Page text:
Photograph from Tokyo, 1959


Black-haired Japanese girls and boys

sit with hands folded, a school assembly,

in black uniforms, white collars, white badges.

In a back row, one big blonde girl with braids

sits perched, hugging her skirted knees.


She looks at home among these Orientals

at age five.  I remember bowing to my teacher,

whispering, “Ohiogosaimasu.”  I was

embarrassed and now, three decades later,

I realize it was the young maid who took me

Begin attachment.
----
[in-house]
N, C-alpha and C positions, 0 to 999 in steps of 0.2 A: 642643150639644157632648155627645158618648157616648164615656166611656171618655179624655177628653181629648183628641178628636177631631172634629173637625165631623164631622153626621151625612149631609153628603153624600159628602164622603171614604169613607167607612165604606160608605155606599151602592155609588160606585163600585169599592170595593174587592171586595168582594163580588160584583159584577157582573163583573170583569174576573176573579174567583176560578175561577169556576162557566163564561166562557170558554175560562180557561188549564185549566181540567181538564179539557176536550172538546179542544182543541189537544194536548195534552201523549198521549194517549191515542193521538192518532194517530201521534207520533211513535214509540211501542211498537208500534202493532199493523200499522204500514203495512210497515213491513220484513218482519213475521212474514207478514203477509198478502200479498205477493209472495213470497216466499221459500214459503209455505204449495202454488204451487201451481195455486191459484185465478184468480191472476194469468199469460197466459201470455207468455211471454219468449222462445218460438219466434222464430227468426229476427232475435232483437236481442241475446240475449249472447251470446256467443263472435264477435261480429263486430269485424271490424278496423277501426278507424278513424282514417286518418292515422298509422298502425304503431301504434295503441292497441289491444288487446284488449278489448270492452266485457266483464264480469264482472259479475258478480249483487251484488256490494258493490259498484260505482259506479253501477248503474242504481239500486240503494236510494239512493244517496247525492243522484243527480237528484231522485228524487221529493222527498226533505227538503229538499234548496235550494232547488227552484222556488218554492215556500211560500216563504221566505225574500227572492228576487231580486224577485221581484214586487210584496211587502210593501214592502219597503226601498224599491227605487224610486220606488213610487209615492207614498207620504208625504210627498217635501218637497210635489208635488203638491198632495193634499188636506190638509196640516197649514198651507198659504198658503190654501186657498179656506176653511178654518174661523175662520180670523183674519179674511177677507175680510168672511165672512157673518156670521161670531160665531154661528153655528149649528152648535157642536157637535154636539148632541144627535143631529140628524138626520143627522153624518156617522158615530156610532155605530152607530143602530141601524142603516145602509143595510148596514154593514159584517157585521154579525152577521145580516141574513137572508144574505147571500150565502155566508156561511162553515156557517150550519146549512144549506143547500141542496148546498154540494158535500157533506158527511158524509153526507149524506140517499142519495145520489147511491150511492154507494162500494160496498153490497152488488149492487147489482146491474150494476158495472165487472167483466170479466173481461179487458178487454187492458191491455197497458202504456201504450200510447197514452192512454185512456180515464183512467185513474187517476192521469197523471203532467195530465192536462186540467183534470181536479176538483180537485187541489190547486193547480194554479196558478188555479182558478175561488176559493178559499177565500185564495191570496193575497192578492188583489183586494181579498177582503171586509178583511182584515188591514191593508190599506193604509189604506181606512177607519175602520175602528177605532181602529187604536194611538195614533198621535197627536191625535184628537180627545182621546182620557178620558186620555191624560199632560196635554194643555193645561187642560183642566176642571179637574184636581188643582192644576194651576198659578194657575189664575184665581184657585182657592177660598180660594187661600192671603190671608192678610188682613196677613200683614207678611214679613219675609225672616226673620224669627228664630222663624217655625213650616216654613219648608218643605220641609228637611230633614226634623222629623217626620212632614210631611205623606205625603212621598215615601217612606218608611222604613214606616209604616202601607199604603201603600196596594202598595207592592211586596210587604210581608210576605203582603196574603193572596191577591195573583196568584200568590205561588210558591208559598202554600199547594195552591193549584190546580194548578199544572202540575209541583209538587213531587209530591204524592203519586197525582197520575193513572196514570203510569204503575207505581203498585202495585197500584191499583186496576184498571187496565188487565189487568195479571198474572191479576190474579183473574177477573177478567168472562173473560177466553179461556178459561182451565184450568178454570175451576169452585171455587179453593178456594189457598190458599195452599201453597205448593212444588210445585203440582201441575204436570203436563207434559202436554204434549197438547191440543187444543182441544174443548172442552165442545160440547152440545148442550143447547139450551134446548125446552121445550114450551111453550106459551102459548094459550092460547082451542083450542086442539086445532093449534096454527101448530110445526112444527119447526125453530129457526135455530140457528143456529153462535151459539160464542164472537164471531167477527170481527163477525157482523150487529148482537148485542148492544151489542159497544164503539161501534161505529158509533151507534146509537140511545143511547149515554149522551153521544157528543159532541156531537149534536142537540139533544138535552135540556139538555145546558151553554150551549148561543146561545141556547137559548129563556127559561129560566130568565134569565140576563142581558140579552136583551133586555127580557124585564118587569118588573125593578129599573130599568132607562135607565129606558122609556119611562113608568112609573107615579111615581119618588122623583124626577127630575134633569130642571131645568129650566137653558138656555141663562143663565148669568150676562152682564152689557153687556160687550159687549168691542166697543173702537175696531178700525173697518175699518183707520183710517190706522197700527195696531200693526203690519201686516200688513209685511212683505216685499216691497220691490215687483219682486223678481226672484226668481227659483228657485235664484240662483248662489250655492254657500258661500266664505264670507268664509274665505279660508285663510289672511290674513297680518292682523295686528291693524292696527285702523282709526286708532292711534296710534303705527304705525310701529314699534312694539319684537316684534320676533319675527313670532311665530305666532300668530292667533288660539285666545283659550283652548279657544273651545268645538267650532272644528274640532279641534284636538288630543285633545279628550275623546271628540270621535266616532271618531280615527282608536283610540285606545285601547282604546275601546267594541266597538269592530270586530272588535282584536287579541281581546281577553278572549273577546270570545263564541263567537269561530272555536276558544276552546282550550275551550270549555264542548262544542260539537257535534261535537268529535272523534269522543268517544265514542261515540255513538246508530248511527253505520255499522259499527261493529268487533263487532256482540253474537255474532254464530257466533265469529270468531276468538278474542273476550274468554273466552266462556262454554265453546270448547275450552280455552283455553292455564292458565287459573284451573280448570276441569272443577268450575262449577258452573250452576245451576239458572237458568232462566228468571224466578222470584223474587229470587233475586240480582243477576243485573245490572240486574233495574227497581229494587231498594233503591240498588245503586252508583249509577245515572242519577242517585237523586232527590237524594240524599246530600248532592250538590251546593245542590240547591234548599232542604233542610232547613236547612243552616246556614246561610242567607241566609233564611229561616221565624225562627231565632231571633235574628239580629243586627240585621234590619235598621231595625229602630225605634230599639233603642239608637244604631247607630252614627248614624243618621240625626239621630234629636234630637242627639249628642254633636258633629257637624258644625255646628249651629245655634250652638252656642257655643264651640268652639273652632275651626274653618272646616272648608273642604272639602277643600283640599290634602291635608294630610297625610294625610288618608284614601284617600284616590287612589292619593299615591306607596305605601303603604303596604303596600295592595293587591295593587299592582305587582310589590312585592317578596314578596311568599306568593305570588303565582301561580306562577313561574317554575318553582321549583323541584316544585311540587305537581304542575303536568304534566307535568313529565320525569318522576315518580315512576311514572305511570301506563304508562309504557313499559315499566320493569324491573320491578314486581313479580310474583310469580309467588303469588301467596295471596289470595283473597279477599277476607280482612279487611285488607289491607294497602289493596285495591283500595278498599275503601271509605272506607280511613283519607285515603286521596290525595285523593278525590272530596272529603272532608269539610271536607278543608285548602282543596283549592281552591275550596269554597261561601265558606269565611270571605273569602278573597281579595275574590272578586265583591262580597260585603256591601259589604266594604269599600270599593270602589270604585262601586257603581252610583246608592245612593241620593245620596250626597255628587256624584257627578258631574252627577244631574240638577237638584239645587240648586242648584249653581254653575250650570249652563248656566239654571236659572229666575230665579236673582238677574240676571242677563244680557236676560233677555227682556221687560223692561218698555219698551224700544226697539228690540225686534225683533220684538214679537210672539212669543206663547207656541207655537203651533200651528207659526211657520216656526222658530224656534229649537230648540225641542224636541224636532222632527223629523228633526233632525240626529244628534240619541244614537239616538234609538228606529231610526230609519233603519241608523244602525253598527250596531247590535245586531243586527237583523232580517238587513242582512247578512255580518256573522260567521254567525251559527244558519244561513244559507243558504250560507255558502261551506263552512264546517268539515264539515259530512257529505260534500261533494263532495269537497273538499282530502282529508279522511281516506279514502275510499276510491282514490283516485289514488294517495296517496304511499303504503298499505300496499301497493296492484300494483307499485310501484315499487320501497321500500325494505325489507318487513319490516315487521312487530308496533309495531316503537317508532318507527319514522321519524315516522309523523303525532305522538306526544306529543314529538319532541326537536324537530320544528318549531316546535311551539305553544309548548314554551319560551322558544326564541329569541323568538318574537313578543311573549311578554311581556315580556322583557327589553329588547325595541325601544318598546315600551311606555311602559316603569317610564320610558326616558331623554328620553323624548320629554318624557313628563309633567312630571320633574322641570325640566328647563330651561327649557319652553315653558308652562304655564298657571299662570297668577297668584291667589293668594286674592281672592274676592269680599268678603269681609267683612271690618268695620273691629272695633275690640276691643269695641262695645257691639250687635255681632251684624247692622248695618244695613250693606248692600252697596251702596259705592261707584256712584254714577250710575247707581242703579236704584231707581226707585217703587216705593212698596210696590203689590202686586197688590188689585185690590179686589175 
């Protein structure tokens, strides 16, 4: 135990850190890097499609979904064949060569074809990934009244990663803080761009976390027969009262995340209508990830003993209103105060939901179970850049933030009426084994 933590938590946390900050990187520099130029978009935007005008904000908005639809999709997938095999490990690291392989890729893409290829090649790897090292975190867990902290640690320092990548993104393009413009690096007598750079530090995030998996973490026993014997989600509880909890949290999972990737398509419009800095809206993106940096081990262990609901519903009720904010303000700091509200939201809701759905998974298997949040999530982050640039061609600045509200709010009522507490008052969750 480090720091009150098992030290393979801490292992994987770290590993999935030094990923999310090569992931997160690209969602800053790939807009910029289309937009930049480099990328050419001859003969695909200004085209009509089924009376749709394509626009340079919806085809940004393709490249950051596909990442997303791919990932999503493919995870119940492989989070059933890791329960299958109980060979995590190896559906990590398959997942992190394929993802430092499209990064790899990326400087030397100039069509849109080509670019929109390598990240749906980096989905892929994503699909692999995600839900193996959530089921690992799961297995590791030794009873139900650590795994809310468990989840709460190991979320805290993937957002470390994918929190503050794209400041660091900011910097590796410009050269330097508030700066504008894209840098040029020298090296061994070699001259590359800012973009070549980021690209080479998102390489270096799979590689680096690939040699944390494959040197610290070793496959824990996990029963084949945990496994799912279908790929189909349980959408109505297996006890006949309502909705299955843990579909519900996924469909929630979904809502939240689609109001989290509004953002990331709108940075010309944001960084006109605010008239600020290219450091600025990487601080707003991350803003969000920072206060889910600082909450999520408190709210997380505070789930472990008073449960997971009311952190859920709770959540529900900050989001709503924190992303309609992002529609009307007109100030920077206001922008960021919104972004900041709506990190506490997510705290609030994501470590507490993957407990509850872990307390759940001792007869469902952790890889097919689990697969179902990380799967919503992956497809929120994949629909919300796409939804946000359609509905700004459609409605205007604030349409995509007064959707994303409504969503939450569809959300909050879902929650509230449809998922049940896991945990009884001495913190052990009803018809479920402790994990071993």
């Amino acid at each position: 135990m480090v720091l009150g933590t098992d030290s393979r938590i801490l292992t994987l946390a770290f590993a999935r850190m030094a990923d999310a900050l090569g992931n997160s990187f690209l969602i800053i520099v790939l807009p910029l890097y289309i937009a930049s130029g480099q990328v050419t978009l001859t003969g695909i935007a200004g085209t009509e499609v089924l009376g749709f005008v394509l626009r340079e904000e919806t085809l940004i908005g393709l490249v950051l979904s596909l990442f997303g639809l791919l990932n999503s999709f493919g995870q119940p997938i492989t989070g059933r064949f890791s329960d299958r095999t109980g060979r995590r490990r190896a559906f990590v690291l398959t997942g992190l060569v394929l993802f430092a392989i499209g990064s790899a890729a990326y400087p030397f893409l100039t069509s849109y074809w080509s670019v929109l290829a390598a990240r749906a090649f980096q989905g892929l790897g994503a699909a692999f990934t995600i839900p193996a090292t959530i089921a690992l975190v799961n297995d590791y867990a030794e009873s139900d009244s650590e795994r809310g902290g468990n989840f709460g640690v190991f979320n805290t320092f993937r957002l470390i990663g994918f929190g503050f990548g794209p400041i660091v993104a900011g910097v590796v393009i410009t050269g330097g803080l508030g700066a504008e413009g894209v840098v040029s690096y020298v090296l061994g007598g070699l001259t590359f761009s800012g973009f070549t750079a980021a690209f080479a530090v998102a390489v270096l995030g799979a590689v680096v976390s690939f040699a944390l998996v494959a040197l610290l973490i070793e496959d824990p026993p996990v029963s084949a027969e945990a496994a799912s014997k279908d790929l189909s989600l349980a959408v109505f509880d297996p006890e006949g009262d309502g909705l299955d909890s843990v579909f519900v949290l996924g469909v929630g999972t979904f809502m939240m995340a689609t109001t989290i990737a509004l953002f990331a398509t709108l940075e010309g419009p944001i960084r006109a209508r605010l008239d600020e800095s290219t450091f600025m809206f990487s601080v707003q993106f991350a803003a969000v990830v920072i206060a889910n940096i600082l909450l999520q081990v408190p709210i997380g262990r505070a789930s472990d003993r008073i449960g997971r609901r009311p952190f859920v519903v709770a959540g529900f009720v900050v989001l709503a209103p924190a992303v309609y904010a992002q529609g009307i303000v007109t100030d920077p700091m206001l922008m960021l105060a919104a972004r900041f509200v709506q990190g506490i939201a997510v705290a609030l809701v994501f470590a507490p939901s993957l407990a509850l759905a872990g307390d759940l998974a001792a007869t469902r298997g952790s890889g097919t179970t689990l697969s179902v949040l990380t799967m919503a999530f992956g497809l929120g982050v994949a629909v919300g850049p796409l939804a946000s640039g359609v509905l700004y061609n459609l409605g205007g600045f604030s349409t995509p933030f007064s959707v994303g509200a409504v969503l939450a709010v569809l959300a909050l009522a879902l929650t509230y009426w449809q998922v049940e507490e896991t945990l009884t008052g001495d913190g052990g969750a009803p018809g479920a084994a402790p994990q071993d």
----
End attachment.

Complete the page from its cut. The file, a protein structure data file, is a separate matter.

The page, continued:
to school giggling, the absurdity of a huge

Caucasian.  Oh, I loved fish flying from the houses

when a boy was born, hundreds of dolls on

Girl’s Day, the paper walls that moved in slats

over tatami floors, our futon beds rolled up


each morning, the absence of furniture.  What

will my daughter face, Oriental in a sea

of Anglo-Saxons?  She stares up at the camera,

surrounded by blonde cousins patting her black

baby hair, her almond-shaped, molten eyes wide.



                                    --Karen Braucher

                                    from Sending Messages Over Inconceivable Distances (copyright 2000),

                                    first published in the journal Pleiades



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